The launch of Kong comes as Path seeks to re-invent itself. After four years of being most closely associated with its first, eponymous app, Path is embarking on a multi-app strategy for the future.
Co-founder and CEO Dave Morin first announced plans to roll out multiple new products with the launch of its Path Talk app last fall, and ever since the company has been working on building a number of different concepts.
Kong isn’t the first new app that the team worked on — nor will it be the last — but it was the first truly new concept that excited them enough to fully develop and launch.
How To Build A Meme Machine
The idea for the app came about as the team tried to figure out a new way to spur interaction between users taking selfies.
“Last summer we were trying to bounce around ideas and thought, ‘What’s a more meaningful way to connect people than through their faces?'” Path founder Dave Morin said. “We were fascinated with the idea of, ‘What if we created a faces-only app?'”
They started working on the idea in July, and by September had a prototype up and running. It started out as just a grid of six faces on a screen. In its earliest iterations, the images weren’t even GIFs, they were just boring old static selfies.
For previous apps, the Path team had sketched out what it wanted to build via Photoshop before going heavily into the development process. But this time around, they decided to just get a product out there in beta and iterate on it based on user feedback.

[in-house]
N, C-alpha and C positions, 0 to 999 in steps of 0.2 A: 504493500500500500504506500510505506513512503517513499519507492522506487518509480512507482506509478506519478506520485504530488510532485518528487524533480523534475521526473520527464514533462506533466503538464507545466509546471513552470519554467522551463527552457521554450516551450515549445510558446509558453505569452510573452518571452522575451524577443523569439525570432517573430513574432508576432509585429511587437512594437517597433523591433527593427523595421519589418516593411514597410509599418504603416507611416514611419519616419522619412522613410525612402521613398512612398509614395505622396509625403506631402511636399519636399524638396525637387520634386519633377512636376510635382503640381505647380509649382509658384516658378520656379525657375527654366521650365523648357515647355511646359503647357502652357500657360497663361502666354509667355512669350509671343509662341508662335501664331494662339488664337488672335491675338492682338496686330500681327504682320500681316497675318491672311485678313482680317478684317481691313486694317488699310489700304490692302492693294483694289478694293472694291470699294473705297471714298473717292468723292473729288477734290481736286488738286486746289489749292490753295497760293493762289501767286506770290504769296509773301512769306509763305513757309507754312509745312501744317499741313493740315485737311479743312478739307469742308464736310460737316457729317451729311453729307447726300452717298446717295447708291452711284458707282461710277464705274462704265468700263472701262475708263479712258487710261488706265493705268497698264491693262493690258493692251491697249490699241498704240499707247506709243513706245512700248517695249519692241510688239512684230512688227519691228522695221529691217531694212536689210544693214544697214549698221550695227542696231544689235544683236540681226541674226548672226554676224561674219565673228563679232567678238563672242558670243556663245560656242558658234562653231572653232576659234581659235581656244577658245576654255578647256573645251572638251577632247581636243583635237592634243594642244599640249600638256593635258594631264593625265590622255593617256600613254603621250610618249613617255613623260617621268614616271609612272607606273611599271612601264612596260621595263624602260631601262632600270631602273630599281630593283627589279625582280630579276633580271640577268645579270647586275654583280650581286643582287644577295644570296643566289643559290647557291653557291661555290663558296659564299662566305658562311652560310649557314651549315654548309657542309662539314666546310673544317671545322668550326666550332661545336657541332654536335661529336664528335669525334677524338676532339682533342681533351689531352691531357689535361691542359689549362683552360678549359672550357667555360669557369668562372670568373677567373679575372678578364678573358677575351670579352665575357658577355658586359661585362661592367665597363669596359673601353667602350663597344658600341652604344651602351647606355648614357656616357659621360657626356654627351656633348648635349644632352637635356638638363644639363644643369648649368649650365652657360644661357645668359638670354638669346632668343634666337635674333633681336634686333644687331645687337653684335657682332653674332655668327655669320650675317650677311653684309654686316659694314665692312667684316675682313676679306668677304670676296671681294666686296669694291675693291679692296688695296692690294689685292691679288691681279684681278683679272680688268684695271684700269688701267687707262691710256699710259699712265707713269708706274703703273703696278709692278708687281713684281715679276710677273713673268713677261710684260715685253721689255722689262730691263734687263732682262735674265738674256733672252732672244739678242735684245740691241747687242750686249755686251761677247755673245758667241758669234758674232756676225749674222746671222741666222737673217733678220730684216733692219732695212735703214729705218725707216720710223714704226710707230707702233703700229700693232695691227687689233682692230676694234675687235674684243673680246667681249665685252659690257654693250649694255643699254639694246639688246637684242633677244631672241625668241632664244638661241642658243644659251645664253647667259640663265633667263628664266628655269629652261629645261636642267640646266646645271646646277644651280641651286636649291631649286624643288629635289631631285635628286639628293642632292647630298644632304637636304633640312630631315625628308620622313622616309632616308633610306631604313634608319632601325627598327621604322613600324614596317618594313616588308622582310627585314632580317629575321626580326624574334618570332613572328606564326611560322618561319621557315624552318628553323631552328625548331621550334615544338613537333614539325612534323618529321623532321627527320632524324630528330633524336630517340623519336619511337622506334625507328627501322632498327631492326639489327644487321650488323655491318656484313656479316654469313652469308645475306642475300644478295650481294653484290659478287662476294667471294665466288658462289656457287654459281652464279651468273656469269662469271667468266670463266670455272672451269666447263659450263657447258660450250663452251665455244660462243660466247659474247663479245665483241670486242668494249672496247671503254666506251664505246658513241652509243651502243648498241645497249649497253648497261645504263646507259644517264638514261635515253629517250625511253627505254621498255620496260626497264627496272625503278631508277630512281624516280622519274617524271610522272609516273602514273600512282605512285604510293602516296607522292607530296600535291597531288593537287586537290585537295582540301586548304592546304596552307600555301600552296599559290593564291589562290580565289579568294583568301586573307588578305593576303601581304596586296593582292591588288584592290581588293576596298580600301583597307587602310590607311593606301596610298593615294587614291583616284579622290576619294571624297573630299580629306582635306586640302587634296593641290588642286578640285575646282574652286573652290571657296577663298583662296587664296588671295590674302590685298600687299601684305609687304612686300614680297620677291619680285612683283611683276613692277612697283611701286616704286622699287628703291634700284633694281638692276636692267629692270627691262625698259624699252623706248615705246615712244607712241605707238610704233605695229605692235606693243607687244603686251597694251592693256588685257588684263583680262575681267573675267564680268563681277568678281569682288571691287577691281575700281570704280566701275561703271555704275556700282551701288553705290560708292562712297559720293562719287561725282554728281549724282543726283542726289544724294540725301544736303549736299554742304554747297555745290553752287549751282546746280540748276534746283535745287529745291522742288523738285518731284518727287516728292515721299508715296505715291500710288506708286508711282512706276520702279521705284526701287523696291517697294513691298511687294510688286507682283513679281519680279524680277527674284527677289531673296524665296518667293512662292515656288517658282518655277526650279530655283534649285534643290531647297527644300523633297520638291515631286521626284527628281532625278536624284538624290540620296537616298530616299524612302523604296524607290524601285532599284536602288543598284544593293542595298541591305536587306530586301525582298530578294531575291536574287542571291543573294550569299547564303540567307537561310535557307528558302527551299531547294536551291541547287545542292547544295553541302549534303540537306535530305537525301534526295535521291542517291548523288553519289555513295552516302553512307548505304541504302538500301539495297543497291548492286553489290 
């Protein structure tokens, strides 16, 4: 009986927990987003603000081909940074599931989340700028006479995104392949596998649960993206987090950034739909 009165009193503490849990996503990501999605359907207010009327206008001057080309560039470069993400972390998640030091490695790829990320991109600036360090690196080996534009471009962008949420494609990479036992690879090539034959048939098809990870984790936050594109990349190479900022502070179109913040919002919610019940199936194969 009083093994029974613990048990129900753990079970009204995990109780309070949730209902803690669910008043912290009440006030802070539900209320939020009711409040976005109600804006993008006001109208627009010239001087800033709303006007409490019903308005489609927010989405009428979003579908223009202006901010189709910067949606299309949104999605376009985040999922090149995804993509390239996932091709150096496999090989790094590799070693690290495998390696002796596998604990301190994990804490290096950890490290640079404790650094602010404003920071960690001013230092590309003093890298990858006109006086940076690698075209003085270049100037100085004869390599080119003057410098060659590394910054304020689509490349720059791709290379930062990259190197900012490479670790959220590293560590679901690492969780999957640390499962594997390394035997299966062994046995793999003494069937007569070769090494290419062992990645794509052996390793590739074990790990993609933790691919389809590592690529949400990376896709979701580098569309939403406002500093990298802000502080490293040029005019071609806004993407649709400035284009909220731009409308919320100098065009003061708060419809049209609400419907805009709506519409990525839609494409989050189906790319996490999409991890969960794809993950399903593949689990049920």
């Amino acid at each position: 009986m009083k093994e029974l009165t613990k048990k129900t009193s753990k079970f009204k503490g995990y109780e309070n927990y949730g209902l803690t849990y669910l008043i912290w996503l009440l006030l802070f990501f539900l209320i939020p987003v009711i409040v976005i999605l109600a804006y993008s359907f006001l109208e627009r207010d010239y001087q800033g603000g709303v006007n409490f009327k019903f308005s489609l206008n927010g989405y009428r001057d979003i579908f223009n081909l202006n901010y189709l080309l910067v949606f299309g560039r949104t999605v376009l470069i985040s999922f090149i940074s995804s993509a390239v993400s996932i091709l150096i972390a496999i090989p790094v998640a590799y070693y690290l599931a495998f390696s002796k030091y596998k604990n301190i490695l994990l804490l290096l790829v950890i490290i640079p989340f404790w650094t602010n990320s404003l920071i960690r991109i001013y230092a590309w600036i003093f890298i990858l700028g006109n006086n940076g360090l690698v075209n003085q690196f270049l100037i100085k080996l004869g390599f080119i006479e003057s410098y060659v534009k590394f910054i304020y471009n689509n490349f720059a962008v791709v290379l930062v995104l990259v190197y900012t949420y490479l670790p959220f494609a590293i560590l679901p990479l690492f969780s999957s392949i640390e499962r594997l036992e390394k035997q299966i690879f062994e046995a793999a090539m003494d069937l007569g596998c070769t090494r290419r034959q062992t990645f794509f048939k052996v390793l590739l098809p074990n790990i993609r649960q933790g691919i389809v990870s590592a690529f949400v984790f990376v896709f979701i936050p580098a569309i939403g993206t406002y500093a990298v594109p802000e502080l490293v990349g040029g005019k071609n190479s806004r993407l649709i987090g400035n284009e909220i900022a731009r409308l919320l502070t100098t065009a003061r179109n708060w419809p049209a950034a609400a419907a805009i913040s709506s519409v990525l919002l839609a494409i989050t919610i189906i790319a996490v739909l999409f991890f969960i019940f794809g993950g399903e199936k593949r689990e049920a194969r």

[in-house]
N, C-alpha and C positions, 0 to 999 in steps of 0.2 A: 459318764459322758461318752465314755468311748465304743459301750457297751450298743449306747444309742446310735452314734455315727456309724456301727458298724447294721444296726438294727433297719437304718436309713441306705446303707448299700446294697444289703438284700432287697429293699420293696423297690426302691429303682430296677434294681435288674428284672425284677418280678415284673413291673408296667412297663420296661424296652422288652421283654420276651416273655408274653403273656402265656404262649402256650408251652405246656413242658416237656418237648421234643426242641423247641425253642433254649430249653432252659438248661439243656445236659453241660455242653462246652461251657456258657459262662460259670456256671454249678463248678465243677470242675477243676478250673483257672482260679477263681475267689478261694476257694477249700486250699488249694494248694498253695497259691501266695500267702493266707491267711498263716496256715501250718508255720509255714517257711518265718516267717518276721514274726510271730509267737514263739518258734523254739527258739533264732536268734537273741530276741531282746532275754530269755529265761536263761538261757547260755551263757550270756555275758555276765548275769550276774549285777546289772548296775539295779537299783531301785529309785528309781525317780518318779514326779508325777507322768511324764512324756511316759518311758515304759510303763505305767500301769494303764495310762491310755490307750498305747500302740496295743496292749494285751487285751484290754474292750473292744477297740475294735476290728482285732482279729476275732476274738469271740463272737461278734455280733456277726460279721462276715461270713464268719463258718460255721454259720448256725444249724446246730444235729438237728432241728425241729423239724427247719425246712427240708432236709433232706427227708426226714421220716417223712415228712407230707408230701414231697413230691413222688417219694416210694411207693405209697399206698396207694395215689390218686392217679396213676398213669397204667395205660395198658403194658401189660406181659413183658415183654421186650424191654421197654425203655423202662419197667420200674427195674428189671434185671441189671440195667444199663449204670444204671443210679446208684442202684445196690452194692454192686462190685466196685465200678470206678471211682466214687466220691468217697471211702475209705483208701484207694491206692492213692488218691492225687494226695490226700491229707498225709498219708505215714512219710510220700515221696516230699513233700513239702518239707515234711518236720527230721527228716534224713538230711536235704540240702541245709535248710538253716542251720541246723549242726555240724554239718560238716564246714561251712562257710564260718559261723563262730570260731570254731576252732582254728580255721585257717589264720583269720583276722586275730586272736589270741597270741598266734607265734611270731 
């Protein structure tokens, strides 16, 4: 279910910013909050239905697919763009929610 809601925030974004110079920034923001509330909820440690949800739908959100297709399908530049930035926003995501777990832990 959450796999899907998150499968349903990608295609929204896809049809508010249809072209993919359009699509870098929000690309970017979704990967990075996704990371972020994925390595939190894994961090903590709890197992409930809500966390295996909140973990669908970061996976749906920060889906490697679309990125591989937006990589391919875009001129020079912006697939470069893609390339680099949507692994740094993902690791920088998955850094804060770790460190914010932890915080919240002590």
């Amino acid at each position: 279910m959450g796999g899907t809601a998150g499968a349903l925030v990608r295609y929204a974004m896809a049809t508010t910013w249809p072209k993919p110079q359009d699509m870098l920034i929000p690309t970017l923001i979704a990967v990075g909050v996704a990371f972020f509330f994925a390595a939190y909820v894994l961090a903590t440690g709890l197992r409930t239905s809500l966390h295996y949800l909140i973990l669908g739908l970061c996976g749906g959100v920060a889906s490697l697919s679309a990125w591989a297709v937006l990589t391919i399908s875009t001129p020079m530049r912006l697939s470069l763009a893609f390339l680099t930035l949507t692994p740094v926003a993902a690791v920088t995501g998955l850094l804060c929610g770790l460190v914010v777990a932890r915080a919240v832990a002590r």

“Mobile is a challenging thing to design for,” Morin told me. “Photoshop doesn’t tell a good story of what the interactions are going to be like, so this has been a very deeply prototype-oriented process.”
The company released early versions of the Kong app to a small number of users and over the next several months let the small community help decide which features should be added, and which should be taken away. By watching how users interacted with the app and with each other, the team building Kong started to figure out what its killer features would be.
That iteration started with the addition of movement and enabling users to create GIFs through the app. But soon the concept expanded to include channels, which could be both public and private.
The first channel was one the Path team built for itself, as a way for employees to test out the app and play off one another. But as more users joined the beta version of the app, they spawned new channels of content around different topics and activities. Many channels soon became home to their own Kong-based memes, spurred on by a sort of call-and-response between users.
(In the Path channel, that manifest itself with employees imitating whatever Morin was doing whenever he contributed to the feed.)
The Kong team is trying to actively get people to share with a “suggested channels” feed that appears below those a user already subscribes to. Those suggestions will be updated over time to help create new memes that users might contribute to.
The hope is that channels will begin to take off on their own. Given early feedback from users who are regularly contributing, that doesn’t seem like it will be a problem. While it’s gotten some feedback while in beta, the Path team expects to learn a whole lot more once it opens the floodgates to new users.
But one thing’s certain: Path hopes to keep the app free over time. When it comes to monetizing, the company will look to partner with brands to create channels related with their products, Morin said.
That seems like a long way off, though. For now, just enjoy your new free selfie GIF creation app.